Indian shoppers look to online word of mouth

08 July 2010

NEW DELHI: Online word of mouth is playing an increasingly central role in shaping the views of consumers in India.

American Express polled 1,000 people in the country to gain an insight into their attitudes on customer service.

Some 89% of participants agreed this issue was “important”, and 82% thought it had become a greater priority during the downturn.

The average respondent was also willing to pay a premium of 11% to do business with an organisation that boasted impressive credentials in this field.

A further 77% would end their relationship with a company that fell short of their expectations, although 65% believed Indian corporations were attempting to better meet the needs of their clients.

Just 9% of the panel felt taken for granted, compared with 52% who suggested most firms put in a reasonable effort to retain their affiliation.

Over 90% of individuals exhibited stronger loyalty to products that have fulfilled their requirements, with 85% displaying a tendency to switch wherever this was not the case.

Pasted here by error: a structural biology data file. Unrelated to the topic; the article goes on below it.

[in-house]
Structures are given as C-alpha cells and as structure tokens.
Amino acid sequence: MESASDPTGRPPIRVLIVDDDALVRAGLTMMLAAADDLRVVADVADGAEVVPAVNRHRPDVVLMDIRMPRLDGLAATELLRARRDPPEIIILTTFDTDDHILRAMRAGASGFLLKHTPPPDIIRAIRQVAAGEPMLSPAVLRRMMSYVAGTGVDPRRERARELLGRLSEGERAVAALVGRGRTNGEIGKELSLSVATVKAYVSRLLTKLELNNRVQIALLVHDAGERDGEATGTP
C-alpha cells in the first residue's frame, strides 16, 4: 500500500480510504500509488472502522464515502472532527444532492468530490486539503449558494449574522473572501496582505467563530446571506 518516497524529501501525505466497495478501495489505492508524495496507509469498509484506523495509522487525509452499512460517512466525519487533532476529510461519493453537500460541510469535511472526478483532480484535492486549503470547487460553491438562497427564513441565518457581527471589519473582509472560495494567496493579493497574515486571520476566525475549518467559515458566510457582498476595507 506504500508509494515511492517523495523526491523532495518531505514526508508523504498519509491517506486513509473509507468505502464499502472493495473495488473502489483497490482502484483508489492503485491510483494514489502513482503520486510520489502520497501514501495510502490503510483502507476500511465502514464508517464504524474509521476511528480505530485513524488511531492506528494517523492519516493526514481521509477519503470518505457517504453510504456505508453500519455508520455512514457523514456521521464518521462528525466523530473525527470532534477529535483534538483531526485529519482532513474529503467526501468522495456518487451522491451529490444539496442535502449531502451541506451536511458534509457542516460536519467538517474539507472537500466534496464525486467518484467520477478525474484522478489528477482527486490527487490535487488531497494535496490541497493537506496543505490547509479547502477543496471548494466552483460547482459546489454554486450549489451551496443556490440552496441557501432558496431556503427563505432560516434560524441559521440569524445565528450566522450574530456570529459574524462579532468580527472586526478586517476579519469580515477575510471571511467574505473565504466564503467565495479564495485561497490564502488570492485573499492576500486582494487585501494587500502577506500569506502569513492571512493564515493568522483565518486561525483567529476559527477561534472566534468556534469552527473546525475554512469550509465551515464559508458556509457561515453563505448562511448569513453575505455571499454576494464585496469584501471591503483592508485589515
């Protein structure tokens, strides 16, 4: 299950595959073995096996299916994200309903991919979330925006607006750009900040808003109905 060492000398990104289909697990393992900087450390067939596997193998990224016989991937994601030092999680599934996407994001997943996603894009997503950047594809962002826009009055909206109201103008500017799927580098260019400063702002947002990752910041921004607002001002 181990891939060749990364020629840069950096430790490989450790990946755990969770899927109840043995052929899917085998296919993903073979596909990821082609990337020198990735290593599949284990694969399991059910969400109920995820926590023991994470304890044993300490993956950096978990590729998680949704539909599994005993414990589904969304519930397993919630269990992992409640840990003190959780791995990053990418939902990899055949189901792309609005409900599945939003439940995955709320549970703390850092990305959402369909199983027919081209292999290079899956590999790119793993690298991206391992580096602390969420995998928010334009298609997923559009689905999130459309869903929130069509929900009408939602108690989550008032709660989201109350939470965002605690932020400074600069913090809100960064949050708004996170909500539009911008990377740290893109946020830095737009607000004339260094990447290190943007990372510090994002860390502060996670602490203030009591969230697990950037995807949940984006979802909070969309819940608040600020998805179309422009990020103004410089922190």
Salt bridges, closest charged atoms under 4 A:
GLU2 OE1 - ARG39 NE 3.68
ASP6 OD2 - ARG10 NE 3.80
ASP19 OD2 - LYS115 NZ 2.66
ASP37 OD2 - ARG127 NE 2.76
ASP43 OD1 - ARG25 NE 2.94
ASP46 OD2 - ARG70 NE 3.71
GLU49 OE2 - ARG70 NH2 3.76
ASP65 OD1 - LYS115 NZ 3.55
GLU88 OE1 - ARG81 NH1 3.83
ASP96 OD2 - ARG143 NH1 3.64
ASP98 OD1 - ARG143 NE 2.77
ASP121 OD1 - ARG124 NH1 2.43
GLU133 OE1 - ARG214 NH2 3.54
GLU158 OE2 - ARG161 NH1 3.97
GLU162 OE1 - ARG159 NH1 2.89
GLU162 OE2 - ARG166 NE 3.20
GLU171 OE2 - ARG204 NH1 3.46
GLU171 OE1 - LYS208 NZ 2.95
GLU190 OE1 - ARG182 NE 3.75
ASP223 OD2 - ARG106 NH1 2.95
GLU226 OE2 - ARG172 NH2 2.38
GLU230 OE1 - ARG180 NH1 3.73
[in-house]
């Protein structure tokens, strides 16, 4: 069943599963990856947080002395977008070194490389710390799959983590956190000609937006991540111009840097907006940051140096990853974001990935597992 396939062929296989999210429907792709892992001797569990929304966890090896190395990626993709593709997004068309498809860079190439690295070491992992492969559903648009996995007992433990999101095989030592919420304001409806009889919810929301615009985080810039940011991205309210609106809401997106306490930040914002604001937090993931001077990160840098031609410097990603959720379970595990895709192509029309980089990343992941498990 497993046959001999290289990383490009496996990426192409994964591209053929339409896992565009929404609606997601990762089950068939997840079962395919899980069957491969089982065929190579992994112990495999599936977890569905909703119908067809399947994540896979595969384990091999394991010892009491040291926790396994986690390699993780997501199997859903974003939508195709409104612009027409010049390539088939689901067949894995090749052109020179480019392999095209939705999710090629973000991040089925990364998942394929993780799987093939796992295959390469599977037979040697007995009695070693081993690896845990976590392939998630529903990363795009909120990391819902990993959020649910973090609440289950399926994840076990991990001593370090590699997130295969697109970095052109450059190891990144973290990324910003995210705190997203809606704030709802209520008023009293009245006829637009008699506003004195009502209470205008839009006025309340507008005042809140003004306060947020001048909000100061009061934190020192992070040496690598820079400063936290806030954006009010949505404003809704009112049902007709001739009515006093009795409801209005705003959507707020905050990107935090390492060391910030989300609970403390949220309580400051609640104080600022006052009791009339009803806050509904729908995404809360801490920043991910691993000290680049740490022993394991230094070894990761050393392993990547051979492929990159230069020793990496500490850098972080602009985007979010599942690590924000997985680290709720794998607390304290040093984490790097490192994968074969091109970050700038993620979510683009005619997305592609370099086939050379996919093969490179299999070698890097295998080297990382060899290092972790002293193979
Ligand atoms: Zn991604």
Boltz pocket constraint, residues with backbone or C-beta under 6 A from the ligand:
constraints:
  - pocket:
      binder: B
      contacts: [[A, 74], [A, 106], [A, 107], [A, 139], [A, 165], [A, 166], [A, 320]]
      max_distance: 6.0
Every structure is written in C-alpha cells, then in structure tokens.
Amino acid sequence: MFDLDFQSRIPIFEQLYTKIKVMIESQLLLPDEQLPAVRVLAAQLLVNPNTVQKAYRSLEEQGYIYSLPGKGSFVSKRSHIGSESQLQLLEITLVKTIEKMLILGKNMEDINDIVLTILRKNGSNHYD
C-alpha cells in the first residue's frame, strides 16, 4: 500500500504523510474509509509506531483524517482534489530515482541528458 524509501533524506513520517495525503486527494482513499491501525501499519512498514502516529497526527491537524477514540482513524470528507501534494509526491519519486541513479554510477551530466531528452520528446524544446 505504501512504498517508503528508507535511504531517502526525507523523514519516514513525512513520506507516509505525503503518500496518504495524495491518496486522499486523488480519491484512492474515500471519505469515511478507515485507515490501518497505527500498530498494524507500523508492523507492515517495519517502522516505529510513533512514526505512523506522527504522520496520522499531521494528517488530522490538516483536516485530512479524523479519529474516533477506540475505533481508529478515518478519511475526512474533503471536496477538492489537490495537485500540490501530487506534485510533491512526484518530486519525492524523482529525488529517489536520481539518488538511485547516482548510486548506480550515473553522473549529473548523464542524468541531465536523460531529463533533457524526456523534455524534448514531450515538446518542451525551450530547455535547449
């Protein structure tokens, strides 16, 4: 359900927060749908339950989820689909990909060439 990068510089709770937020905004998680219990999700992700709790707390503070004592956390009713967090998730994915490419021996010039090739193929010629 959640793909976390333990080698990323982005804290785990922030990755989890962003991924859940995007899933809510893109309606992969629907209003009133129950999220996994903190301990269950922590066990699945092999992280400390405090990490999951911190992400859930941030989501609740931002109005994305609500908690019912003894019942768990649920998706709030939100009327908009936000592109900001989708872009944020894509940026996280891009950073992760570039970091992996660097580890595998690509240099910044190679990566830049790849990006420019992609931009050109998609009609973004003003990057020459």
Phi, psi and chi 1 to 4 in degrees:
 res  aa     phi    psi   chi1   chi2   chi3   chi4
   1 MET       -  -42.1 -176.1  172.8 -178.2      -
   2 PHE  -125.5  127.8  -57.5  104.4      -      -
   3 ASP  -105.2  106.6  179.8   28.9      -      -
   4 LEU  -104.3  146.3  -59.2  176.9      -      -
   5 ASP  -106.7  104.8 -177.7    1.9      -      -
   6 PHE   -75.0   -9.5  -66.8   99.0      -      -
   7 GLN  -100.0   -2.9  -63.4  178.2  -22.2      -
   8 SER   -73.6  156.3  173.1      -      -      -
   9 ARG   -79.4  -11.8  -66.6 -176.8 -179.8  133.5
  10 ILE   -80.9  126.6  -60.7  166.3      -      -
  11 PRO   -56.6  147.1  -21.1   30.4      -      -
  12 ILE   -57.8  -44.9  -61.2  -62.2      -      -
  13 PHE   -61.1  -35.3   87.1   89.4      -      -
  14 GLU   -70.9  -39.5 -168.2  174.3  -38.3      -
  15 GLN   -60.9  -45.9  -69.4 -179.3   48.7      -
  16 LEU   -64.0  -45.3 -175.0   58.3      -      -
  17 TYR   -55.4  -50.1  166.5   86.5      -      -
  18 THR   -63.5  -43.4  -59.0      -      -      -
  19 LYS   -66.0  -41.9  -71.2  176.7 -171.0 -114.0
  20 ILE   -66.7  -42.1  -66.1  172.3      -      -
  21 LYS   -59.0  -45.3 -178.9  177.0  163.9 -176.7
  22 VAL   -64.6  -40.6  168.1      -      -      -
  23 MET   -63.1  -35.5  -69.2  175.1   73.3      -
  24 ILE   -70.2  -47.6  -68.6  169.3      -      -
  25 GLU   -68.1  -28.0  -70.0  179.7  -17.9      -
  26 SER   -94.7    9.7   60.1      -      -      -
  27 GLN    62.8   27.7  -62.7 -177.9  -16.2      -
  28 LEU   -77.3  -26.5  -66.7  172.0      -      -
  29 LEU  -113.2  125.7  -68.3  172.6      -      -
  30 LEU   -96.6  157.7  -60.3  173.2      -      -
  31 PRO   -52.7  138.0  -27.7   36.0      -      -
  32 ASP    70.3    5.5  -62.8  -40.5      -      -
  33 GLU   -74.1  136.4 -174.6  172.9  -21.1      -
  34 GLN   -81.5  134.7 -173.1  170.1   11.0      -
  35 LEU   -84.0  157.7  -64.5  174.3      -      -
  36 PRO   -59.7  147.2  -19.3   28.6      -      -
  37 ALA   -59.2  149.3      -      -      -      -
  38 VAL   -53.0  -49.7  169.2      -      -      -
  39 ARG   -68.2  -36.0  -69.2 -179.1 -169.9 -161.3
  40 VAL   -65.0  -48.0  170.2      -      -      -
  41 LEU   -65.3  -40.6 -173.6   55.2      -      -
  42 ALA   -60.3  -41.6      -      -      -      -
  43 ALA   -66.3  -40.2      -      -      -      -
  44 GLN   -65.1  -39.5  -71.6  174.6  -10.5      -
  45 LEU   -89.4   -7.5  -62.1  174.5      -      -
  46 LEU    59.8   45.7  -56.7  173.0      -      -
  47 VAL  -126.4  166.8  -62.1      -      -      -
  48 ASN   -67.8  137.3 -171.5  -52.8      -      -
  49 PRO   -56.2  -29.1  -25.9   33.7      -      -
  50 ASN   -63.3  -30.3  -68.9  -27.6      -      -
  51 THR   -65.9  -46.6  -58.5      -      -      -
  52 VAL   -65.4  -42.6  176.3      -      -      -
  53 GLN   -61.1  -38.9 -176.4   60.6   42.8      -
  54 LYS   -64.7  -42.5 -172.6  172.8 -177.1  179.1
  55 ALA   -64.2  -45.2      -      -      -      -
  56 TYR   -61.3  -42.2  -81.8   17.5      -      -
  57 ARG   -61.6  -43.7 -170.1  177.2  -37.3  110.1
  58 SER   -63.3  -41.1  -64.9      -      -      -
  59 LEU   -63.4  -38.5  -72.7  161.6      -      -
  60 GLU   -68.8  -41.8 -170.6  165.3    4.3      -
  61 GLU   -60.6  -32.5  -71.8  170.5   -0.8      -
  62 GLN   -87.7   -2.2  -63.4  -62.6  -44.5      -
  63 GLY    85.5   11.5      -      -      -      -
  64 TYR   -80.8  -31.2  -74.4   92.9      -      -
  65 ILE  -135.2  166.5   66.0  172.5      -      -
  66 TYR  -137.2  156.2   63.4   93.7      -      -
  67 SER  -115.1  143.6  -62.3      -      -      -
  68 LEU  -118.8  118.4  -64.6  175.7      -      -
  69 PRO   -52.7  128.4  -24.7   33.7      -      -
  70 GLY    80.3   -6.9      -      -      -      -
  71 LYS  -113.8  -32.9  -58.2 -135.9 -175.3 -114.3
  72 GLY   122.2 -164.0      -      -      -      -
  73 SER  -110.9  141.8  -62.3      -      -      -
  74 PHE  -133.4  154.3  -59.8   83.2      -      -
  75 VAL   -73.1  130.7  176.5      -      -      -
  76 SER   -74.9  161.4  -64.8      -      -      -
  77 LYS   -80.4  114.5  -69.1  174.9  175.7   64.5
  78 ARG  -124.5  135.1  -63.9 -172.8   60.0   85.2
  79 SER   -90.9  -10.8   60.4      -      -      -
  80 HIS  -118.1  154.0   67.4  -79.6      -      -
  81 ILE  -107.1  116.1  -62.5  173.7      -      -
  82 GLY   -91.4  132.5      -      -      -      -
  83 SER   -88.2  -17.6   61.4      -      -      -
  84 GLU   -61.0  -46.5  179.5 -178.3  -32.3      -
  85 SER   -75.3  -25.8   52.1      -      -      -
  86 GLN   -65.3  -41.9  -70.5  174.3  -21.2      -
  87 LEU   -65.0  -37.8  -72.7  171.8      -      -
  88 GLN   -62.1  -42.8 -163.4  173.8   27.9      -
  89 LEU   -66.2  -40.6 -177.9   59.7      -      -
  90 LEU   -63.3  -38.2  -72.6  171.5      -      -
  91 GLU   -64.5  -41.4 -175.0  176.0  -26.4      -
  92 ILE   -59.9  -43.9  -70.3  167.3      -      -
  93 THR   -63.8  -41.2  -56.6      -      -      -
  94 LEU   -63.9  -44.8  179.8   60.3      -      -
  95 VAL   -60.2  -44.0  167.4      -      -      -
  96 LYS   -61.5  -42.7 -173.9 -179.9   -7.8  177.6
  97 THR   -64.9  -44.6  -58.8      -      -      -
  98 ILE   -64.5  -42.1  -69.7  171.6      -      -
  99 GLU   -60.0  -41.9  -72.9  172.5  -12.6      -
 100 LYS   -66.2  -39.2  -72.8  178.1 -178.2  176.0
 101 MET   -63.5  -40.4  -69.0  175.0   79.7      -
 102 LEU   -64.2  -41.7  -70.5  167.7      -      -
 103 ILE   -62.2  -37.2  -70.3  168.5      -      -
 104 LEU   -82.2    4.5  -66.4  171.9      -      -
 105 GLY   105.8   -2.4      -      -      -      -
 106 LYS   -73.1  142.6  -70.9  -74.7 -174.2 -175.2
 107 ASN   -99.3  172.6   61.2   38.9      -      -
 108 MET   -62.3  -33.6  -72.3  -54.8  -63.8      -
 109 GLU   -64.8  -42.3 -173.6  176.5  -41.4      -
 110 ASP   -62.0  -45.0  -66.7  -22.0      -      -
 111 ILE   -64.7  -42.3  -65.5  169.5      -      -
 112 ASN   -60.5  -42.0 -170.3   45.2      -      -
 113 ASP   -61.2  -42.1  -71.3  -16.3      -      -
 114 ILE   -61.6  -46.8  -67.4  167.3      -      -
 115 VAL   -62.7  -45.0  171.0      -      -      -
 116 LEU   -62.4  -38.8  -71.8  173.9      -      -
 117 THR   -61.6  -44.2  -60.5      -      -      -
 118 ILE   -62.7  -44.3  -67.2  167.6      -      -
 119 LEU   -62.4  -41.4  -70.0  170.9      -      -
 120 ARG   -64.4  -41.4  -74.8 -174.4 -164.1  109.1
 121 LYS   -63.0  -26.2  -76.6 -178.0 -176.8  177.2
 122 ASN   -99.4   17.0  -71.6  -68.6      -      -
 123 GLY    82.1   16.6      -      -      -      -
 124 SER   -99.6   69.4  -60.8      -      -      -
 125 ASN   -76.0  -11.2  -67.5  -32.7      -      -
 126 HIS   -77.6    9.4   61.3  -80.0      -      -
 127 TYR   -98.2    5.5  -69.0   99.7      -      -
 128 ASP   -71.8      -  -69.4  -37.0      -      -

Elsewhere, 95% of the sample shared favourable feedback about a brand with their friends, falling to 77% when it came to negative opinions.

Personal experience was the factor with the most substantial influence on the decision-making process, on a score of 96%.

The reputation of a corporation or brand registered a total of 95%, although less consumers saw it as "very important", with recommendations from friends and family on 86%.

However, 80% of Indians now regularly access the internet to consult user-generated reviews, blogs and other such content applicable to this area.

A third of shoppers asserted that critical posts could have a sizeable impact on their purchase intentions, but only 25% gave complimentary word of mouth a similar status.

"The internet has made customer service quality more transparent than ever before," said Pradeep Kapur, vice present and general manager of American Express in India.

"In the online space, positive recommendations are important, but people often surf for the negative."

Nearly 40% of those interviewed allowed a company to deliver two instances of poor service before transferring their allegiance to one of its rivals.

Moreover, 86% of consumers would give a brand a second chance if it had previously met their expectations in the long term.

When resolving complaints, 63% of the cohort argued they should be compensated by a firm which had let them down.

A 55% majority could be convinced to forgive such a slip with a free product, with 51% saying the same for a discount or money-off voucher.

"Customers want and expect high-quality service, especially as they focus on getting good value for their money in a difficult economic environment," said Kapur.

Data sourced from Indiainfoline; additional content by Warc staff